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Re: Kaveri & Aero-Engine: News & Discussion

Postby Neshant » 11 Oct 2018 10:53

Rakesh wrote:Even at 70 - 80 kN wet thrust, the existing Kaveri - once certified - can be used on other platforms and even on the Tejas as a LIFT type aircraft.



I doubt it will ever see its usage on the Tejas.

The certification of just about anything in aerospace is a long and expensive affair.

Not only would the engine have to be certified, the Tejas would have to be re-certified with the new engine.

From my experience in the civilian aerospace sector, just about every component has to be certified to the Nth degree at great expense & time. Even the simplest of components end up costing an arm and a leg having to put it through the certification process - which is a must if it ever is to land up on an aircraft.

No country can afford to spend time & money certifying an engine that does not go into mass production.

Someone correct me if I'm wrong.

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Re: Kaveri & Aero-Engine: News & Discussion

Postby Prasad » 11 Oct 2018 11:07

The non afterburning Kaveri is slated to be used for the UCAV last I heard.

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Re: Kaveri & Aero-Engine: News & Discussion

Postby Mukesh.Kumar » 11 Oct 2018 12:00

Neshant wrote:
Rakesh wrote:Even at 70 - 80 kN wet thrust, the existing Kaveri - once certified - can be used on other platforms and even on the Tejas as a LIFT type aircraft.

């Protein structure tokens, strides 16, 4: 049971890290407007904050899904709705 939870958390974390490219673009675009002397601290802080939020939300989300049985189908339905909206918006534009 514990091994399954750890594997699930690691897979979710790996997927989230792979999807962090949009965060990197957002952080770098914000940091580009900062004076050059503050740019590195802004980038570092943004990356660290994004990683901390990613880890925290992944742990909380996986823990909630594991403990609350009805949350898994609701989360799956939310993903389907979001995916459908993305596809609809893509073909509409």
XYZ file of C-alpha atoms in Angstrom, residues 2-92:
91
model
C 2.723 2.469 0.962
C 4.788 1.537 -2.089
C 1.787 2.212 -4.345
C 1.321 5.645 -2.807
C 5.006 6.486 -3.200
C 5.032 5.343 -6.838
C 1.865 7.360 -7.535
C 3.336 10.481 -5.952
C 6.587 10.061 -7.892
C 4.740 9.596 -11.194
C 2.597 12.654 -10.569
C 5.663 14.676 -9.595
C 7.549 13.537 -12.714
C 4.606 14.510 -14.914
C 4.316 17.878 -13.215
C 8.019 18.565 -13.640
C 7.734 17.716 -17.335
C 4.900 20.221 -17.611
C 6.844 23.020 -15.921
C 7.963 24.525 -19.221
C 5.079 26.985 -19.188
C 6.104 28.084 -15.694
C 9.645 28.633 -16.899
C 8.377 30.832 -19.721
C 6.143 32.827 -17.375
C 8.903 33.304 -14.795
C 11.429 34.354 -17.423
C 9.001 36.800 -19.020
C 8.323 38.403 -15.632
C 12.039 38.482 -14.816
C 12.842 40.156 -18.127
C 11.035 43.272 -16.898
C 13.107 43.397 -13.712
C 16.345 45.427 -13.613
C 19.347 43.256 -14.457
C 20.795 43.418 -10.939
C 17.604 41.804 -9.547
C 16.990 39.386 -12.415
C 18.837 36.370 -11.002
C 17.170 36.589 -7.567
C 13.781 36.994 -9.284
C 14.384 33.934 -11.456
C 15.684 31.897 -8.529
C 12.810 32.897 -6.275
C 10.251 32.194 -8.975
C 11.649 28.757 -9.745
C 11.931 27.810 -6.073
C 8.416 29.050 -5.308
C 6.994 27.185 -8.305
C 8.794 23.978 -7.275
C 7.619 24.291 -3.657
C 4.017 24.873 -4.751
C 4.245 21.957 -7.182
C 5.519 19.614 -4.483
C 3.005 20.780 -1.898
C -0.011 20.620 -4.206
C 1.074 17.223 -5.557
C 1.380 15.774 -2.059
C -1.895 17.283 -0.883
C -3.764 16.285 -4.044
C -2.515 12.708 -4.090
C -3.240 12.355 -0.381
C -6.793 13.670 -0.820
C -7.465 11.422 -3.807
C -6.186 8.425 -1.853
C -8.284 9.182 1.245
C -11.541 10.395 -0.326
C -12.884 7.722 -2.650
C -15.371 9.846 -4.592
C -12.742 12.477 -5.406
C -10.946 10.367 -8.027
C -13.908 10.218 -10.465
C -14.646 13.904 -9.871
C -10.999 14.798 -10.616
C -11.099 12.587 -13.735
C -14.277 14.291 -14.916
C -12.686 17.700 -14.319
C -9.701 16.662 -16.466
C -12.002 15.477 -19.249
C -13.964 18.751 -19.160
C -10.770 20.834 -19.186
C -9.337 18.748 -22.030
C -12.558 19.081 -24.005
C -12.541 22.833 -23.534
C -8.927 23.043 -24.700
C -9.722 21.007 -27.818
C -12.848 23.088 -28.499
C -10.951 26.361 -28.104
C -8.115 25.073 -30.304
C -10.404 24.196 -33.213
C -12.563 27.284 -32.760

I doubt it will ever see its usage on the Tejas.

The certification of just about anything in aerospace is a long and expensive affair.

Not only would the engine have to be certified, the Tejas would have to be re-certified with the new engine.

From my experience in the civilian aerospace sector, just about every component has to be certified to the Nth degree at great expense & time. Even the simplest of components end up costing an arm and a leg having to put it through the certification process - which is a must if it ever is to land up on an aircraft.

No country can afford to spend time & money certifying an engine that does not go into mass production.

Someone correct me if I'm wrong.


Neshant, valid points, but as discussed in the forum, just like LCA is development of a whole industry in the guise of a 4th Gen plane, Kaveri is the development of an whole engine industry in the guise of a single engine. Even if we take help to develop Kaveri, if we manufacture here, we can see the creation of an eco- system of vendors. So however, much expensive it is, Kaveri is a project of utmost national importance. And I would posit that we invest in the program.

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Re: Kaveri & Aero-Engine: News & Discussion

Postby chetak » 12 Oct 2018 17:46